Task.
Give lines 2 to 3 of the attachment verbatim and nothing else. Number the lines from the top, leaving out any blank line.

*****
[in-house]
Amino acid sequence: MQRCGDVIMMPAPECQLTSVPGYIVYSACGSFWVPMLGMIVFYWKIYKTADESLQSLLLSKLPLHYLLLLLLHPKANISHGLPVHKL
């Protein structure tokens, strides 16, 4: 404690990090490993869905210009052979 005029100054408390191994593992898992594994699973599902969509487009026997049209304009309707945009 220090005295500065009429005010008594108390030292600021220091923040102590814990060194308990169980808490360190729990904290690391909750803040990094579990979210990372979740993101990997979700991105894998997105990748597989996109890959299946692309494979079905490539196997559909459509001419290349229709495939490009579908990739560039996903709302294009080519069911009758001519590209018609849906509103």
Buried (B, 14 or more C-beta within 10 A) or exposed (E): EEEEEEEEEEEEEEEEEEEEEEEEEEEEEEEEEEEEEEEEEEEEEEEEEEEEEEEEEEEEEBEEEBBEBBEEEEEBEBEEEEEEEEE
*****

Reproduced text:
Amino acid sequence: MQRCGDVIMMPAPECQLTSVPGYIVYSACGSFWVPMLGMIVFYWKIYKTADESLQSLLLSKLPLHYLLLLLLHPKANISHGLPVHKL
């Protein structure tokens, strides 16, 4: 404690990090490993869905210009052979 005029100054408390191994593992898992594994699973599902969509487009026997049209304009309707945009 220090005295500065009429005010008594108390030292600021220091923040102590814990060194308990169980808490360190729990904290690391909750803040990094579990979210990372979740993101990997979700991105894998997105990748597989996109890959299946692309494979079905490539196997559909459509001419290349229709495939490009579908990739560039996903709302294009080519069911009758001519590209018609849906509103």